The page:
Wheels were passed through the hole. The assembly
was then bonded with hot glue. This was then
connected to another LEGO cross axle, which was
then connected to the beam using the LEGO
universal joint system.
The central pivot was a 4 by 1 technic brick
secured to the beam with a connector peg. The
technic brick was secured so that it balanced on its
edge as it sits on a smooth surface. This knife edge-
like balance point has much lateral movement due
to rotation and thus much higher precision than the
T brick used on the NIST LEGO Watt Balance. A
series of LEGO bricks were stacked on either side
of the tower to prevent the balance from moving out
of alignment.
FIG. 2. The balance rests on a knife edge created by turning a 4 by 1
technic brick on its side.
IV. BALANCE ELECTRONICS AND
DATA ACQUISITION
Similar to the NIST LEGO Watt Balance, the
Masy Joule Balance utilized a photodiode and a line
laser to determine the balance position and a
Phidgets 1002 Voltage Output to produce the
voltage supplied to the current-carrying solenoid.
However, we chose to use an Arduino Uno as our
voltage reference when reading from the photodiode
and line laser system.
The photodiode and the line laser were mounted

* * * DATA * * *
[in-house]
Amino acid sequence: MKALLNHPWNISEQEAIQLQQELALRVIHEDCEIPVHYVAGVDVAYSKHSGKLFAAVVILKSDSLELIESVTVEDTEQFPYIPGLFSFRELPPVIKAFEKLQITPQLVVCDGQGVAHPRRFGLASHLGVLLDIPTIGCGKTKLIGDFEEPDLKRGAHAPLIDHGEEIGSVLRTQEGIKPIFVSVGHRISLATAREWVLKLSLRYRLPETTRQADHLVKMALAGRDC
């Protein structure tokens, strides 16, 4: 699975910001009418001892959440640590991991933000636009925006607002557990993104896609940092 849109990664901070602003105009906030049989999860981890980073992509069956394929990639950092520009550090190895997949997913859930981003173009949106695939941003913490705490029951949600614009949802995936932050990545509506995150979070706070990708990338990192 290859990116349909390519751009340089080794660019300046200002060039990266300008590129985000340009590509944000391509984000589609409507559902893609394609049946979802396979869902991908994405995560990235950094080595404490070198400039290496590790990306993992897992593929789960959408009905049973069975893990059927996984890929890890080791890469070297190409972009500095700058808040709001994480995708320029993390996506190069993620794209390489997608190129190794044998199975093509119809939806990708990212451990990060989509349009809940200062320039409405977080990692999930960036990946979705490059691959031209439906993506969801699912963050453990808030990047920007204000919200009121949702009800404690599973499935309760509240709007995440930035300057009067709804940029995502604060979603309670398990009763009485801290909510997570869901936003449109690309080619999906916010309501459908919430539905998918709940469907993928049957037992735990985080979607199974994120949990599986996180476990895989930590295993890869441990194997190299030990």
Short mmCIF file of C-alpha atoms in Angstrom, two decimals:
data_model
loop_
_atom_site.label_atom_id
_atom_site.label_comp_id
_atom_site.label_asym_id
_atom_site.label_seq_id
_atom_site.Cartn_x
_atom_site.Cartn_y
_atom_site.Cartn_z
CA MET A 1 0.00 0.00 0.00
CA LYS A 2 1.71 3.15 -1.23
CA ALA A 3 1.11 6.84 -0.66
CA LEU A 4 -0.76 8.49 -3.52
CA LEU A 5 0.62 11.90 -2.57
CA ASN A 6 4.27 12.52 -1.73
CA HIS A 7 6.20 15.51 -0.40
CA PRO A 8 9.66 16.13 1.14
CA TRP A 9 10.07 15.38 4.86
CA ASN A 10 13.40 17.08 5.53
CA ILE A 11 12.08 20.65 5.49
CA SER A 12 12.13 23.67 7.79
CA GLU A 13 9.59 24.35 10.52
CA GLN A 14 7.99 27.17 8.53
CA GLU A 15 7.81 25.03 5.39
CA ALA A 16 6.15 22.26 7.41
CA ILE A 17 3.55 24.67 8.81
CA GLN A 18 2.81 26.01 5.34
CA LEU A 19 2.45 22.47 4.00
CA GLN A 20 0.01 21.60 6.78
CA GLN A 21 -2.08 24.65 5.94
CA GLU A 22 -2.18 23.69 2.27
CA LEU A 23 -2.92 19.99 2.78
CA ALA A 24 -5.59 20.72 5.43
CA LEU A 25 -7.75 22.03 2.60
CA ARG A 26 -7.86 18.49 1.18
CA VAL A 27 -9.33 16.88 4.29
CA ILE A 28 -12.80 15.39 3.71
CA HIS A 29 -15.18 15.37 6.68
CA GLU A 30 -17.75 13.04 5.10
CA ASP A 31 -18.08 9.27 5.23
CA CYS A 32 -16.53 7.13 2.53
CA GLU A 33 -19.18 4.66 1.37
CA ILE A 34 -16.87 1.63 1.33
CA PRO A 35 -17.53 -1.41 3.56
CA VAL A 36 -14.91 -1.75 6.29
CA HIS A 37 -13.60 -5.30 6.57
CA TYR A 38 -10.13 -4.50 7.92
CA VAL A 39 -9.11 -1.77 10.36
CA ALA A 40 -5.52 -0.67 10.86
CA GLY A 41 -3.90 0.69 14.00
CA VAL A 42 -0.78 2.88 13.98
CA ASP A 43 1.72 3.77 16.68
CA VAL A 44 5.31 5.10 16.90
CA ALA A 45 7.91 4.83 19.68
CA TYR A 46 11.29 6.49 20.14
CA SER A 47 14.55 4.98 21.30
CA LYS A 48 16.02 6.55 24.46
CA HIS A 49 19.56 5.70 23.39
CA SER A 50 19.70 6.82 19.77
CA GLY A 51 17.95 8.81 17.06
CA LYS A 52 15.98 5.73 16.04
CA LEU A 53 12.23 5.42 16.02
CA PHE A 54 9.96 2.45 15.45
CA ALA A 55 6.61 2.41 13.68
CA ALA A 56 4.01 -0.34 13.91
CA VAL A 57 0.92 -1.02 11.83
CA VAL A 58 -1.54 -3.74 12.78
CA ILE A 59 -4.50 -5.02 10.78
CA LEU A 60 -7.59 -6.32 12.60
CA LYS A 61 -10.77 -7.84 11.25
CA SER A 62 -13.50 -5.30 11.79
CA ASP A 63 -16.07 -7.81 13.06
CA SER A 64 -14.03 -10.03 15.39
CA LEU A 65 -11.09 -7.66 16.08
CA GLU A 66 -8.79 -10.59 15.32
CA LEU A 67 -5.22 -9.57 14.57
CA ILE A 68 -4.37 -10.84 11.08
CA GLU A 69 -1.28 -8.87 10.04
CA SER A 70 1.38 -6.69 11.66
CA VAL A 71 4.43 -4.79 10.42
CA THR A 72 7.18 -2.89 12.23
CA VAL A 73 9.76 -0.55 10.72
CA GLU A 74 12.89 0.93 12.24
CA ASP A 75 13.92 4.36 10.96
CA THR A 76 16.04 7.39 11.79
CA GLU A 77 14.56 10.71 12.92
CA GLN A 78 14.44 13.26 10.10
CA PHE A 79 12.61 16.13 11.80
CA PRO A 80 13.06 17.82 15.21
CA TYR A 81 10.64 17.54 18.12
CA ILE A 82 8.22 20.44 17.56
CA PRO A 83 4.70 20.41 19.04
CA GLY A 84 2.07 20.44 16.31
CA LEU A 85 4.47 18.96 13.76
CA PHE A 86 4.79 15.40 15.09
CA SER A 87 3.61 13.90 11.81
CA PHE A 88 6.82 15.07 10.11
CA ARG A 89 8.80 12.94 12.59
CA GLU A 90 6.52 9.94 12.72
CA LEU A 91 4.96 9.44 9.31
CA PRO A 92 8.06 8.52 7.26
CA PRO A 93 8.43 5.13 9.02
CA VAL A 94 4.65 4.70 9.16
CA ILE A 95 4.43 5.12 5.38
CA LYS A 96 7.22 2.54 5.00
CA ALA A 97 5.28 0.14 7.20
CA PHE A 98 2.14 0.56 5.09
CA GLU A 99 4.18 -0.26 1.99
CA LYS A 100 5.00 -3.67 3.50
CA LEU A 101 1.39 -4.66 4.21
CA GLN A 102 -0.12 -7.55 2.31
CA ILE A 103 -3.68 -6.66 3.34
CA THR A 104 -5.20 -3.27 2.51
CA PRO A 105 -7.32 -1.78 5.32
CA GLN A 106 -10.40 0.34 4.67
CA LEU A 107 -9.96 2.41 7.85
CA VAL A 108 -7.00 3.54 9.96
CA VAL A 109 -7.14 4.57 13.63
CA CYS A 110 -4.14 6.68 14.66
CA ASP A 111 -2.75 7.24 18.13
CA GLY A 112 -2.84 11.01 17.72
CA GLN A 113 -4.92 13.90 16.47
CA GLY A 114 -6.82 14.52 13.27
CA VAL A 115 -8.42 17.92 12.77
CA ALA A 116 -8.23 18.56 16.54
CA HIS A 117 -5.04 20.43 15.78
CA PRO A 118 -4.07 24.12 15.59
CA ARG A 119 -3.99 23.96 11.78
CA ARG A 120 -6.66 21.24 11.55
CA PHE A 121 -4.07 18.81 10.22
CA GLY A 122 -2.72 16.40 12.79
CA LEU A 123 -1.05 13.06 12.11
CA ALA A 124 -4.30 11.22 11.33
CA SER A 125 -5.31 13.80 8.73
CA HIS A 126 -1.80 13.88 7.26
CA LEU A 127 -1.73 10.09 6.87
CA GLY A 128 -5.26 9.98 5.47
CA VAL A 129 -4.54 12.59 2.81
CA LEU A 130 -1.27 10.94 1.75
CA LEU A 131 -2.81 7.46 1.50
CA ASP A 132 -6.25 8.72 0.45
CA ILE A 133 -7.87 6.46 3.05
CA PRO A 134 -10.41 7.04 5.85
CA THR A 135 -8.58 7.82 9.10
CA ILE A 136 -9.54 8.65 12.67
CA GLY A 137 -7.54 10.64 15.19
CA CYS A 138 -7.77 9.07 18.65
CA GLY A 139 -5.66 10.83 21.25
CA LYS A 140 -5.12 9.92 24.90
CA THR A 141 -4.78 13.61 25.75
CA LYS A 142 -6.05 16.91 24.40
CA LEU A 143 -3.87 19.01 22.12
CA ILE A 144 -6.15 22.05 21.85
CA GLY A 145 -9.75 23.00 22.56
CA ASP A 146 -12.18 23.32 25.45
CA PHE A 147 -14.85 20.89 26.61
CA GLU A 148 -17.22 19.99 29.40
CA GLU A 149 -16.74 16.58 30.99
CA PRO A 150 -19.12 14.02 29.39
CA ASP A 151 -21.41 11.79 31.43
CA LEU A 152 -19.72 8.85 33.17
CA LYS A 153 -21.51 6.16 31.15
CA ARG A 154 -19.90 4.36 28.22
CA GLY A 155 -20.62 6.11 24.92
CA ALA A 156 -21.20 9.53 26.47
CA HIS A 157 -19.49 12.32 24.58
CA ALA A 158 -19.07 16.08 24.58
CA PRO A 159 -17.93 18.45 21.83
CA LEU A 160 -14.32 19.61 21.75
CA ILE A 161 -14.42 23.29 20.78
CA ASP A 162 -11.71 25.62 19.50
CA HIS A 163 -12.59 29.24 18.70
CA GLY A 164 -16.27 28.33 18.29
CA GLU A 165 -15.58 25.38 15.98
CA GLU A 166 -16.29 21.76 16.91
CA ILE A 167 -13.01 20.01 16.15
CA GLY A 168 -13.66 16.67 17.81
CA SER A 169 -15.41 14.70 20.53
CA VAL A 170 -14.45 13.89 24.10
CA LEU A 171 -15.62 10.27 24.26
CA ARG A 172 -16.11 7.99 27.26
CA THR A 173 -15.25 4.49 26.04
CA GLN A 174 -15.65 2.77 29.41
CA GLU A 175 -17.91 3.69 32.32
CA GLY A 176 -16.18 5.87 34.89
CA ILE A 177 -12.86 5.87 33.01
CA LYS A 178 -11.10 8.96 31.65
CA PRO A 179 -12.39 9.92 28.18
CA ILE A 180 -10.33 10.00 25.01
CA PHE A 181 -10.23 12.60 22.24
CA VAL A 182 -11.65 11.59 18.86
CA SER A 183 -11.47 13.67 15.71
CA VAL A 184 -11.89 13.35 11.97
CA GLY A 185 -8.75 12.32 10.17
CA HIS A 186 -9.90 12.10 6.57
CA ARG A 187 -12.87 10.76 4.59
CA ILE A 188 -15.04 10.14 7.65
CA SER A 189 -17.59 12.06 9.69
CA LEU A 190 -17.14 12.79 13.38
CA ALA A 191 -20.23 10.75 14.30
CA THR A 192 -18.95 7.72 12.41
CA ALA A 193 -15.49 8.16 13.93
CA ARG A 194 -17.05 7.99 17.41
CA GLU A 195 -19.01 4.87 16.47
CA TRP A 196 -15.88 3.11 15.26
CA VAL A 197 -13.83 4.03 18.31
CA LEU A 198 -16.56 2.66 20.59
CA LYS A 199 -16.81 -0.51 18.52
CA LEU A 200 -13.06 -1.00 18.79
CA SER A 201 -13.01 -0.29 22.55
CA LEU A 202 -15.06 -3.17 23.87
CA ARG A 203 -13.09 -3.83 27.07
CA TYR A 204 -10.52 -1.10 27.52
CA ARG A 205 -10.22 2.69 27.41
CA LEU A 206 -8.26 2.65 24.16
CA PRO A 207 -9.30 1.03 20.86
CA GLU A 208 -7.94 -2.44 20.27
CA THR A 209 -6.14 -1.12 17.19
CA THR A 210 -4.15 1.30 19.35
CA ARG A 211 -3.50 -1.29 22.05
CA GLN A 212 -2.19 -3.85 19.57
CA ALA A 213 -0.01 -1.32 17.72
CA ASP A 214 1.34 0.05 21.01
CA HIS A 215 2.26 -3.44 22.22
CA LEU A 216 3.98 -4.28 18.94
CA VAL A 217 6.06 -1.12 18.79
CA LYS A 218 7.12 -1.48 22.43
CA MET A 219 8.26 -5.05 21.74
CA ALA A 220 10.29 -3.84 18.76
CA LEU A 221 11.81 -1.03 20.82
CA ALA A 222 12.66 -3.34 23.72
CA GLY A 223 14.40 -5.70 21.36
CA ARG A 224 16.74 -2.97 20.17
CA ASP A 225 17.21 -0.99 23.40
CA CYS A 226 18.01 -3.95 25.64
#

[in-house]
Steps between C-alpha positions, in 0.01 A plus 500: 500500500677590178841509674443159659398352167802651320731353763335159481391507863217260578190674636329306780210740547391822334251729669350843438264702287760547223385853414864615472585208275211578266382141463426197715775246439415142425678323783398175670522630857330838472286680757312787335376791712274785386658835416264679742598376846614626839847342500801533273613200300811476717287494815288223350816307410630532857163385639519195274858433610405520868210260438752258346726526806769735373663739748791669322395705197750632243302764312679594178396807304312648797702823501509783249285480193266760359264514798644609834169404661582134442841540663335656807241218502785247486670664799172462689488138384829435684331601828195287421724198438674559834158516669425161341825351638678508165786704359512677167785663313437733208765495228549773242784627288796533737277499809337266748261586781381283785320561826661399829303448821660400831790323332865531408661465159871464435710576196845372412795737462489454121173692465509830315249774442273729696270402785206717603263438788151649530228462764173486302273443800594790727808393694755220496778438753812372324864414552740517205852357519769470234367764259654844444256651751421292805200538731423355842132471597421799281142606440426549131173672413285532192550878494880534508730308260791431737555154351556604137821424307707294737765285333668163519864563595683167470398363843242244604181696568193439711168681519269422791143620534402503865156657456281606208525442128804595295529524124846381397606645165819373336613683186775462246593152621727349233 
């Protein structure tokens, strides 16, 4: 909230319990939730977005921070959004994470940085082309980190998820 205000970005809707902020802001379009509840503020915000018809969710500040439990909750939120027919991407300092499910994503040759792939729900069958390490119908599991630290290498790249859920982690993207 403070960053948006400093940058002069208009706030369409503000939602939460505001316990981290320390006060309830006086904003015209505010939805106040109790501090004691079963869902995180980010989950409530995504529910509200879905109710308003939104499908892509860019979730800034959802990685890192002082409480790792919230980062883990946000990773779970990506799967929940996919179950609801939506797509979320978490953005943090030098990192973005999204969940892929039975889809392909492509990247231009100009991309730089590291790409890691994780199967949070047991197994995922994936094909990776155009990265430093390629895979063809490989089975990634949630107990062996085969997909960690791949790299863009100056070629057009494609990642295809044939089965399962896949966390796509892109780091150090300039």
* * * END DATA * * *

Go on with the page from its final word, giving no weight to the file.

on opposite sides of the tower so that the arm could
swing freely between them.
FIG. 3. The line laser is projected onto the arm and the photodiode
behind.
During operation, the line laser is projected onto the
arm and a portion of the laser would shine through
to the photodiode. When the laser is half covered by
the arm and half projected onto the photodiode, the
arm is considered balanced. During operation, to
ensure the beam is in the balanced position
consistently during each run, the voltage across the
photodiode must remain constant at the balanced
voltage for a total of 20 consecutive samples
gathered at a sampling rate of 80ms.
The program provided by NIST for the LEGO
Watt Balance was not well suited for the Masy Joule
Balance due to the differences in wiring and setup.
Instead, a custom operating program was written in
Java. The program now lives on Github as an open-
source project.